Yamaha generation gap. A TZ750 in the background
Geoff, Chrissie and I wander off to another part of the circuit and sit in the sun, watching the bikes go by from a bank. Panning to follow the riders, I get some good photos, as well as the obligatory unidentifiable blurs and shots of empty track. I spread some suntan cream on my arms which are starting to turn red in the sun.
Who said Guzzis don’t handle?
After an hour or so, we walk back to meet Andy and the others (he has been off to get more beer from outside the circuit), and we watch the rest of the events, before racing for the day winds up with a 2.5 hour endurance race.
A famous number – an ex-Barry Sheene RG500
About 30 mins before it’s due to start, the heavens open, the temperature plummets and I wish I’d packed the fleece – a tee shirt and body warmer doesn’t keep my arms warm. We’d seen the clouds and decided to opt for the covered stand. Just in time, we take cover – good choice, the waterproofs are back in the tent!! Torrential downpour.
The endurance event gets under way
The rain soon stops but the race gets underway on a wet track under grey skies and almost immediately the pace car comes out as there is a crash at the top of Eau Rouge, when two bikes clip each other. One rider is certainly OK but the medical car seems to be there for a while.
No sooner has the race restarted than there is another incident on the far side of the circuit – we can see the plume of smoke from the stand on the old start/finish straight. Out comes the pace car again.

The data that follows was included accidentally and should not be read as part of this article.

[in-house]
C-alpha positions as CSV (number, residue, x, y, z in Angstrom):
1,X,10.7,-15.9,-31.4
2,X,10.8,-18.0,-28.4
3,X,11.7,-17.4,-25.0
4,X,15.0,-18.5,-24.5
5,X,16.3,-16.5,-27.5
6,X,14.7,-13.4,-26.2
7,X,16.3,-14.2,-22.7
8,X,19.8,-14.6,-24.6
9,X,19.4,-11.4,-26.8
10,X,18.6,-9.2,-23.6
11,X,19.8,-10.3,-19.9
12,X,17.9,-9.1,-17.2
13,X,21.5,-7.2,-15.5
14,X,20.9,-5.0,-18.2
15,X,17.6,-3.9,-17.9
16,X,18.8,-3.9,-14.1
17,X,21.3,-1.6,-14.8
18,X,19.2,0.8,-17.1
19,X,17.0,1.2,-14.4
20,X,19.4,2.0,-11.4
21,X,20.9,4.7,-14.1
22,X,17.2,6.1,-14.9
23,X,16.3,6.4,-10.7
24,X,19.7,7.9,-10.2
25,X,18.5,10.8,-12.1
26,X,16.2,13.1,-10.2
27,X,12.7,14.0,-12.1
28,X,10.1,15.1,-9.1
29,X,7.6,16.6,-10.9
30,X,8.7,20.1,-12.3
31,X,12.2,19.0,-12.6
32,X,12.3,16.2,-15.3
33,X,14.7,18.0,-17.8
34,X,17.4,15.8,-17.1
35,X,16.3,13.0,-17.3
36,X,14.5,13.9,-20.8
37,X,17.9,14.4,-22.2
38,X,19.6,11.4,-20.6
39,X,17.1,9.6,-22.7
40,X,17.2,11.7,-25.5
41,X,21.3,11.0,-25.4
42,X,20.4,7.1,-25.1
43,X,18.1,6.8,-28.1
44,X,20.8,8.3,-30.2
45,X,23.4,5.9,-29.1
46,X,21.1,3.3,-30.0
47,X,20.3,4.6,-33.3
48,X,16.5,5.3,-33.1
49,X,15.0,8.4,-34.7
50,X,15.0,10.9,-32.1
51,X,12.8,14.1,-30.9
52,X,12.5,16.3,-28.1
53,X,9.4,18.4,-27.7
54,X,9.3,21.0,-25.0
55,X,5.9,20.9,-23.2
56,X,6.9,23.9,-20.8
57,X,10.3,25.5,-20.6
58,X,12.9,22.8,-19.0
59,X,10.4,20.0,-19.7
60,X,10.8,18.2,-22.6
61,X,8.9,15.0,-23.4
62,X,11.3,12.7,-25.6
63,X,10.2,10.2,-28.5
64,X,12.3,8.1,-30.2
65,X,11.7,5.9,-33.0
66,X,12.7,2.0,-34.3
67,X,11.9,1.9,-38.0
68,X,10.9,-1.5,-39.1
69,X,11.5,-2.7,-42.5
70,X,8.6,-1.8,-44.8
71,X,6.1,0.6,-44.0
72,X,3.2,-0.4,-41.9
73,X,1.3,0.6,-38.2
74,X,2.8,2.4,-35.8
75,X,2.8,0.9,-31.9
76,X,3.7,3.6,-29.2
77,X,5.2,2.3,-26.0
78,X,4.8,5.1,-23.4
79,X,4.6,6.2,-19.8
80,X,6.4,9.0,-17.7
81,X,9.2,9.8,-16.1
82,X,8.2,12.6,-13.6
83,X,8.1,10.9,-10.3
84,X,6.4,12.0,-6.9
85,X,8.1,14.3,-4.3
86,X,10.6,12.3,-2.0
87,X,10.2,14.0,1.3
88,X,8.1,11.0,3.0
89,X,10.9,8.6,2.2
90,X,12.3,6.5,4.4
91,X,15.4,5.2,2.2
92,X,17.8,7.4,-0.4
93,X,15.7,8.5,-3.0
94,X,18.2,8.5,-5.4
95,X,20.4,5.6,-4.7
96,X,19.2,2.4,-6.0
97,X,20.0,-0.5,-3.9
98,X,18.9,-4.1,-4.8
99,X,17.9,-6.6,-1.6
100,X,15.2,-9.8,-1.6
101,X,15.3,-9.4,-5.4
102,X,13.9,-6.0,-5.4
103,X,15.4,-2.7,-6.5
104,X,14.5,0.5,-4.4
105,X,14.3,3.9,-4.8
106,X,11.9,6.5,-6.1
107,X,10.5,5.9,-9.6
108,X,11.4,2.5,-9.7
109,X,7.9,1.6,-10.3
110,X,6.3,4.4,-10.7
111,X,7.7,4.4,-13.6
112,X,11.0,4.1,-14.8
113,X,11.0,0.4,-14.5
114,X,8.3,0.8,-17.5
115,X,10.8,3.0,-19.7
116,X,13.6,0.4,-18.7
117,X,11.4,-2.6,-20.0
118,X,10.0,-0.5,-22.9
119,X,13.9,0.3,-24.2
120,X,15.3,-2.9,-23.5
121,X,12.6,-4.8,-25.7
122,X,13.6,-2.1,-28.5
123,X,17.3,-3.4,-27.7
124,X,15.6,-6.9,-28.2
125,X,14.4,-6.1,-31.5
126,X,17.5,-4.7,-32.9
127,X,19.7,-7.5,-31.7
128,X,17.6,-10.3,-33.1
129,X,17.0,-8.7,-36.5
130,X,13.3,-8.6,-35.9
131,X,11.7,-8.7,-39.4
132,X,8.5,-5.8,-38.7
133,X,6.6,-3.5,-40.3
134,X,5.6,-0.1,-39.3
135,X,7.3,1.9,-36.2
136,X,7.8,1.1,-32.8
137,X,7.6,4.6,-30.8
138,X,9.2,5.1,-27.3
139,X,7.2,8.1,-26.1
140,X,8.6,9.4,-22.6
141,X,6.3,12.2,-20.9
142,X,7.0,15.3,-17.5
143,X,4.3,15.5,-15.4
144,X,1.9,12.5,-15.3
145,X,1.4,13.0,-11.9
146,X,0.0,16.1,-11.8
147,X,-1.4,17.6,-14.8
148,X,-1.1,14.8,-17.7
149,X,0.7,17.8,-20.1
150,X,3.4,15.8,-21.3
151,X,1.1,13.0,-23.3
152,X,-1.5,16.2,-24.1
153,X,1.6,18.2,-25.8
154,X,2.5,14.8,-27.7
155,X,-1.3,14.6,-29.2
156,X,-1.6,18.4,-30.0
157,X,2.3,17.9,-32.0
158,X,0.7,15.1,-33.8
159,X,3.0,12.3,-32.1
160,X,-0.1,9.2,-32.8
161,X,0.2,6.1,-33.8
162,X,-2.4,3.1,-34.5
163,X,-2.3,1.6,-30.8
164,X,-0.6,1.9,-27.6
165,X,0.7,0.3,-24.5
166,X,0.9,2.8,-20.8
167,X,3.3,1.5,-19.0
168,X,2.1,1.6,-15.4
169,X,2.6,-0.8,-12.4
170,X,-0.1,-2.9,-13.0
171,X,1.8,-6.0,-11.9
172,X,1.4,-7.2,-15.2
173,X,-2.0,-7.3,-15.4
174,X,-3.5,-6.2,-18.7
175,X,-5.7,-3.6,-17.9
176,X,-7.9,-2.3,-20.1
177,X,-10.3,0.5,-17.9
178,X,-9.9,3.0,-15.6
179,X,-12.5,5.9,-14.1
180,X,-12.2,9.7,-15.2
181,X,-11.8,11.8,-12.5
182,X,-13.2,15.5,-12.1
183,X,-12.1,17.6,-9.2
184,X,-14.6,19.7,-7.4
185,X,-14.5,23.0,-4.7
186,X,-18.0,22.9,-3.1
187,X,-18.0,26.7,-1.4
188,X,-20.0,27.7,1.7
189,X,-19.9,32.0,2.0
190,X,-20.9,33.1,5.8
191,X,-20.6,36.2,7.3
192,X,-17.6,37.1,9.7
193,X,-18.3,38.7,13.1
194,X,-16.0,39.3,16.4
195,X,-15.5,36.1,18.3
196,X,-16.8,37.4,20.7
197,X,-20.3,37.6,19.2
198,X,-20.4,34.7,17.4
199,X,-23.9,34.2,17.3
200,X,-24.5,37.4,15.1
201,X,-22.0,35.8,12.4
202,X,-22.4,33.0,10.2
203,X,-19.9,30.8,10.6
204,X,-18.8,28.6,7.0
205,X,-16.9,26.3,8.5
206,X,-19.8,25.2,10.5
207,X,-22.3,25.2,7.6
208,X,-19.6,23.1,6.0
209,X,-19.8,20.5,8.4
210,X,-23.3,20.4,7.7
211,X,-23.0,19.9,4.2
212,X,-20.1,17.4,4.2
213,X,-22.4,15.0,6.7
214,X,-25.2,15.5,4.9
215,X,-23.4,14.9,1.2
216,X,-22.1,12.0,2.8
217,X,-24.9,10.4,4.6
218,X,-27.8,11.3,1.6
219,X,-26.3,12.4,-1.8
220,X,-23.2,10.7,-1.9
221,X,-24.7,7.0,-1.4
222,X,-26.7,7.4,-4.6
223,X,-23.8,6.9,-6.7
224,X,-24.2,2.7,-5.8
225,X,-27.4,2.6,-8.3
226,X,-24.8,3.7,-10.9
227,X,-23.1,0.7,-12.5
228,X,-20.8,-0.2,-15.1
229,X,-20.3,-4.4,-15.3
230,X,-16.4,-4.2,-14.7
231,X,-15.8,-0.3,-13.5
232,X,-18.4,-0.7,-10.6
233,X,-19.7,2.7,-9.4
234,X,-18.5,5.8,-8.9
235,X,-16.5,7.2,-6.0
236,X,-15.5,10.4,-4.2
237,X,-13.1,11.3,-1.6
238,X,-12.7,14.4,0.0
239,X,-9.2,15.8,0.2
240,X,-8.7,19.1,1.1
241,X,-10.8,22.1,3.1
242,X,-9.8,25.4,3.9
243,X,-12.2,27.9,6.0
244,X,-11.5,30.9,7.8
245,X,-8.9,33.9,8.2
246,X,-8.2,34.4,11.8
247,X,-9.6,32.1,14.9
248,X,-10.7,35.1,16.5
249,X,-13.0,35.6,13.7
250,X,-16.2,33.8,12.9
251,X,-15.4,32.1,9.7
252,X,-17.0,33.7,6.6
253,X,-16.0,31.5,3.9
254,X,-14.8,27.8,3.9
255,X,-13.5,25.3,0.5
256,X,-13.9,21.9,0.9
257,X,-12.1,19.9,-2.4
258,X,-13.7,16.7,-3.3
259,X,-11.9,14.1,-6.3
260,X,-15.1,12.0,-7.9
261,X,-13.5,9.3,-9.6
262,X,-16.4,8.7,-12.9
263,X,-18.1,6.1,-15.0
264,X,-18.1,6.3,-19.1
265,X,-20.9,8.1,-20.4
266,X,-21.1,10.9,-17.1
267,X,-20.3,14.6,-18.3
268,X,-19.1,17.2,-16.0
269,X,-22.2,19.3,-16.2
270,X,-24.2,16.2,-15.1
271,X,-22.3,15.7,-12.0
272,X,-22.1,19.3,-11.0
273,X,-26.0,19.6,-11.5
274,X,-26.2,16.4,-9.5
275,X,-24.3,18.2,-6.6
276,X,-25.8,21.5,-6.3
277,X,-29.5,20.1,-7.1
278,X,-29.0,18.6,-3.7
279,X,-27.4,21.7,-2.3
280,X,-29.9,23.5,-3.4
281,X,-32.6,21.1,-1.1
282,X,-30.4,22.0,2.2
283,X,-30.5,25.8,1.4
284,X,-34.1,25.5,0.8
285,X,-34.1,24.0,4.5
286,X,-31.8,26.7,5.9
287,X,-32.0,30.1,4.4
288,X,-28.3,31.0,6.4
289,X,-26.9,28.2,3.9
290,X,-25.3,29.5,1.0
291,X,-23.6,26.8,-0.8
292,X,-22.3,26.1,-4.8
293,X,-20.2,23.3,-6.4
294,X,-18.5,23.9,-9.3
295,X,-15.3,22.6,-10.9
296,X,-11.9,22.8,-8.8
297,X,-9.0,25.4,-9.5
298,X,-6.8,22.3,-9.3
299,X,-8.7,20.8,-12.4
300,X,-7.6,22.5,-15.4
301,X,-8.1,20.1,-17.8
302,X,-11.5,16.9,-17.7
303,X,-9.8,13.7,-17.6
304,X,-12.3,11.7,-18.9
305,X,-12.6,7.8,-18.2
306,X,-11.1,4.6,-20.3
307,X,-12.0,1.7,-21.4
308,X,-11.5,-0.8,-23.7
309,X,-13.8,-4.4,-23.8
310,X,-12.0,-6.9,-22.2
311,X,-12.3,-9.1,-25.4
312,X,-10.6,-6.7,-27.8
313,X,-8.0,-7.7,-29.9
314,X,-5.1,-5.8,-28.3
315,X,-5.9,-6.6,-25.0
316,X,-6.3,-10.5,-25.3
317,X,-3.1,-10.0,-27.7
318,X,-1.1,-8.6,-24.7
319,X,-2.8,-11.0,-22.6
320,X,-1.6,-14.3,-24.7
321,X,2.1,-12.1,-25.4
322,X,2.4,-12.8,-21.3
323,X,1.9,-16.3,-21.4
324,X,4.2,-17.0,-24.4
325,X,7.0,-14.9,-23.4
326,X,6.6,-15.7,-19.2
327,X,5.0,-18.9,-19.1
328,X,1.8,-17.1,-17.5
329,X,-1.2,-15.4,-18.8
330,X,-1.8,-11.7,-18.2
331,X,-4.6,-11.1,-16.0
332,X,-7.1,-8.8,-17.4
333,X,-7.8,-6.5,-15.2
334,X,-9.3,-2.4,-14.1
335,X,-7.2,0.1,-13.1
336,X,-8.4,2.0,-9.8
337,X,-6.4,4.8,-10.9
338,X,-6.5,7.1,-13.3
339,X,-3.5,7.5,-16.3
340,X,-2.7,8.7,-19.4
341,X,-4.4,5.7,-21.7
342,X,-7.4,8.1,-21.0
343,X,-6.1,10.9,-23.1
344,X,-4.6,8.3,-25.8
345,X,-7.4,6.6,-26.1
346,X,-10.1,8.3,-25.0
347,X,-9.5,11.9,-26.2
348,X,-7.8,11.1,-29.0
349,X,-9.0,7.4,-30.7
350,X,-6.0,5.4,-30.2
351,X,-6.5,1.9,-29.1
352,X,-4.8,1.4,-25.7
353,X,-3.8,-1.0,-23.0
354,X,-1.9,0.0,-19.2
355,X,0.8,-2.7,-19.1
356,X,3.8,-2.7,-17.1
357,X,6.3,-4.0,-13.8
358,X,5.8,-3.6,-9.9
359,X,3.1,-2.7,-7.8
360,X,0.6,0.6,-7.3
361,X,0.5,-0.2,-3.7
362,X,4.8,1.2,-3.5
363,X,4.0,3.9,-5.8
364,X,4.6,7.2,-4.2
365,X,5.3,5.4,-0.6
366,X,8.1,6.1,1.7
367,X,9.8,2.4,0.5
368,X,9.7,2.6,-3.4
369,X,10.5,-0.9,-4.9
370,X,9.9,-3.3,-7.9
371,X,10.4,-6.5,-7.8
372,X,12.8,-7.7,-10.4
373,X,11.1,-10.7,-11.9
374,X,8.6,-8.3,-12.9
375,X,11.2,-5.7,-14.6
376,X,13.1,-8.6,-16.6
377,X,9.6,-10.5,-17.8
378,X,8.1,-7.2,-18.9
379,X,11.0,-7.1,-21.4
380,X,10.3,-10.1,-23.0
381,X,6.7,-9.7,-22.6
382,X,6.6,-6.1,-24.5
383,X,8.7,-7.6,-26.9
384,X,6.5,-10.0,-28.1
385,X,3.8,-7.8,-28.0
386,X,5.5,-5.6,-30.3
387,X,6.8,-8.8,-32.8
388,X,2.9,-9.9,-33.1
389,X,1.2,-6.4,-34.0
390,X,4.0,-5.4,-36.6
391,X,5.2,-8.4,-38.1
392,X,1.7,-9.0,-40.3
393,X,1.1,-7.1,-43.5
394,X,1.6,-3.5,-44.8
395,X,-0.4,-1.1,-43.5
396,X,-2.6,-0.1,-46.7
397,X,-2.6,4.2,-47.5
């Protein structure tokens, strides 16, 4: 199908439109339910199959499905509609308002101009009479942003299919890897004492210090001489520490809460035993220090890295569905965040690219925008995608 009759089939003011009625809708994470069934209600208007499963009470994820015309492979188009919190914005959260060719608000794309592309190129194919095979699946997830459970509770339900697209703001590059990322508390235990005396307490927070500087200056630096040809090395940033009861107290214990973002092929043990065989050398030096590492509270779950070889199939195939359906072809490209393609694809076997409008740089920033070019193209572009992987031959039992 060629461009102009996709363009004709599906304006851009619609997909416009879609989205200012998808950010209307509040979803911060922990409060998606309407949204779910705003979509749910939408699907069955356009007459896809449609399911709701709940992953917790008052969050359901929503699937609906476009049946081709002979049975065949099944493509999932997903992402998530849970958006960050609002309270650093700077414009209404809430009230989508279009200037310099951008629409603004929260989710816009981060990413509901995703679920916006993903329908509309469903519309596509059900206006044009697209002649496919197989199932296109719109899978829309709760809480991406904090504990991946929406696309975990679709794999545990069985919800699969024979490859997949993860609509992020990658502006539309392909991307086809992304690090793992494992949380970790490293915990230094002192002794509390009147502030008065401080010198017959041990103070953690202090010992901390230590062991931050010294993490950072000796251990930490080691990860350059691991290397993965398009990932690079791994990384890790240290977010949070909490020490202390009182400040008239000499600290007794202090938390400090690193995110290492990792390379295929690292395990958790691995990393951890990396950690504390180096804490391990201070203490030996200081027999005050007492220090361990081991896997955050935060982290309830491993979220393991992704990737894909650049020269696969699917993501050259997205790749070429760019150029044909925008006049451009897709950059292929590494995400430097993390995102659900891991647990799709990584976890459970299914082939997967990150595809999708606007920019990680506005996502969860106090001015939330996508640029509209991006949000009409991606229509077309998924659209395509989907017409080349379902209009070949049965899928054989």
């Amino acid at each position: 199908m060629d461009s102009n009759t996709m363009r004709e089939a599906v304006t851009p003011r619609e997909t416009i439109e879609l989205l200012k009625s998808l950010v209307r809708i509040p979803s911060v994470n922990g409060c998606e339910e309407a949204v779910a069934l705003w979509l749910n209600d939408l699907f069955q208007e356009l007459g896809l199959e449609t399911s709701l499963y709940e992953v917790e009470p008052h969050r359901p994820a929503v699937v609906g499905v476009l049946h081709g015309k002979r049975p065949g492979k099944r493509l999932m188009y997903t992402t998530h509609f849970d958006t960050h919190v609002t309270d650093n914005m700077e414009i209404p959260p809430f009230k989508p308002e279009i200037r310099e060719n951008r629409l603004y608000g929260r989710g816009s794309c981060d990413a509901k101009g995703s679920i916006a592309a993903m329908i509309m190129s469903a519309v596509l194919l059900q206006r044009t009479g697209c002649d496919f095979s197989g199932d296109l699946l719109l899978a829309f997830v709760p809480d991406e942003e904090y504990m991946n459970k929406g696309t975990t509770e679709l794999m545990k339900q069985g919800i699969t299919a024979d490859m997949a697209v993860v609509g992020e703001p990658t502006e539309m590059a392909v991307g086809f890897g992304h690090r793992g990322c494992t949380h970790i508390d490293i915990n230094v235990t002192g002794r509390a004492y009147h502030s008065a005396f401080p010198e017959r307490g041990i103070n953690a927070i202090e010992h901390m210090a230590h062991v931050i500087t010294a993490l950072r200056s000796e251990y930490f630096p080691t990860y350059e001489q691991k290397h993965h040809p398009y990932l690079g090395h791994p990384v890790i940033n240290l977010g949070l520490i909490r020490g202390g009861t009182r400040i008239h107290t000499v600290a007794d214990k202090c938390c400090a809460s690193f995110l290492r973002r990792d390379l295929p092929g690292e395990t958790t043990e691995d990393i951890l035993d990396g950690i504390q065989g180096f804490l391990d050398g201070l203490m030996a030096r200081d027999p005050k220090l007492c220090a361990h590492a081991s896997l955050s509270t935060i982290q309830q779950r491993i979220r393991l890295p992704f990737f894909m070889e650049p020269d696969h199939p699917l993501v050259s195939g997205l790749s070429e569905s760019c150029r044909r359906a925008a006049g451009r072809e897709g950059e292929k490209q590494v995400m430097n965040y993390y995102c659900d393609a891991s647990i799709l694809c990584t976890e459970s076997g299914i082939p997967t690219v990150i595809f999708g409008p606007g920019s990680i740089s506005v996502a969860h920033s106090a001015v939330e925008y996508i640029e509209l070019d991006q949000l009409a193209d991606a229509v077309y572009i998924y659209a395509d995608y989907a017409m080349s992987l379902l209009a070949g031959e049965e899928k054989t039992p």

With an hour or so to go, the track is drying and the cloud breaks up to the west, allowing rich evening sunlight to flood the track. The contrast between the dark grey cloud hanging over Eau Rouge away to the east and the sunlight grass below is stunning. The spectacle of these classic endurance bikes of the 70s as they power up the hill is just as stunning.
Spa at its most beautiful – bathed in evening sun
The sun sets and the last hour of the race is run in the gathering twilight, the race coming to a halt just as the bikes’ lights are actually starting to light up the track. Given our early start, Chrissie and I forego the evening concert and head back to the tent for some sleep.
The closing moments…
Except the temperature has plummeted. For an hour or more I struggle to get to sleep and eventually pull out my waterproof jacket, spread it over the sleeping bag and finally warm up enough to fall asleep. Until it rains again.